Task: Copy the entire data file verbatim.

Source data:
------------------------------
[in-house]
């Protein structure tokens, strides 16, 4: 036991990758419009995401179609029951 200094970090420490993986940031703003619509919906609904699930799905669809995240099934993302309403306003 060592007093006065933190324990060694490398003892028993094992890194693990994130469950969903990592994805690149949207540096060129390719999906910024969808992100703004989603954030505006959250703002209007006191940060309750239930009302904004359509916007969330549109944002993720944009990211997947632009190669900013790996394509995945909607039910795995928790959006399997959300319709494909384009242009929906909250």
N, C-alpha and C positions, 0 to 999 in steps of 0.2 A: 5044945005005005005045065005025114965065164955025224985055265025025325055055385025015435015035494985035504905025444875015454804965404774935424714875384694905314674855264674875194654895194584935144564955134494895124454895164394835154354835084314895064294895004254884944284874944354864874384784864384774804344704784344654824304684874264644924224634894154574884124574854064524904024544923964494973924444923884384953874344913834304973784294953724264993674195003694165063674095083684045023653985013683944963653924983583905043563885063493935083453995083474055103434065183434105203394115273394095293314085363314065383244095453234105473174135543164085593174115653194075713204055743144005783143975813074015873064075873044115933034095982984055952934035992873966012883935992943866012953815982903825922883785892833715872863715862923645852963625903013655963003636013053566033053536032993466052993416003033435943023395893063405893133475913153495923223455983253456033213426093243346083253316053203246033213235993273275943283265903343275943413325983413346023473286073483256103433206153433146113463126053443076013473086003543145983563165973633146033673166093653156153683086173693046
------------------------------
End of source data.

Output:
[in-house]
């Protein structure tokens, strides 16, 4: 036991990758419009995401179609029951 200094970090420490993986940031703003619509919906609904699930799905669809995240099934993302309403306003 060592007093006065933190324990060694490398003892028993094992890194693990994130469950969903990592994805690149949207540096060129390719999906910024969808992100703004989603954030505006959250703002209007006191940060309750239930009302904004359509916007969330549109944002993720944009990211997947632009190669900013790996394509995945909607039910795995928790959006399997959300319709494909384009242009929906909250």
N, C-alpha and C positions, 0 to 999 in steps of 0.2 A: 5044945005005005005045065005025114965065164955025224985055265025025325055055385025015435015035494985035504905025444875015454804965404774935424714875384694905314674855264674875194654895194584935144564955134494895124454895164394835154354835084314895064294895004254884944284874944354864874384784864384774804344704784344654824304684874264644924224634894154574884124574854064524904024544923964494973924444923884384953874344913834304973784294953724264993674195003694165063674095083684045023653985013683944963653924983583905043563885063493935083453995083474055103434065183434105203394115273394095293314085363314065383244095453234105473174135543164085593174115653194075713204055743144005783143975813074015873064075873044115933034095982984055952934035992873966012883935992943866012953815982903825922883785892833715872863715862923645852963625903013655963003636013053566033053536032993466052993416003033435943023395893063405893133475913153495923223455983253456033213426093243346083253316053203246033213235993273275943283265903343275943413325983413346023473286073483256103433206153433146113463126053443076013473086003543145983563165973633146033673166093653156153683086173693046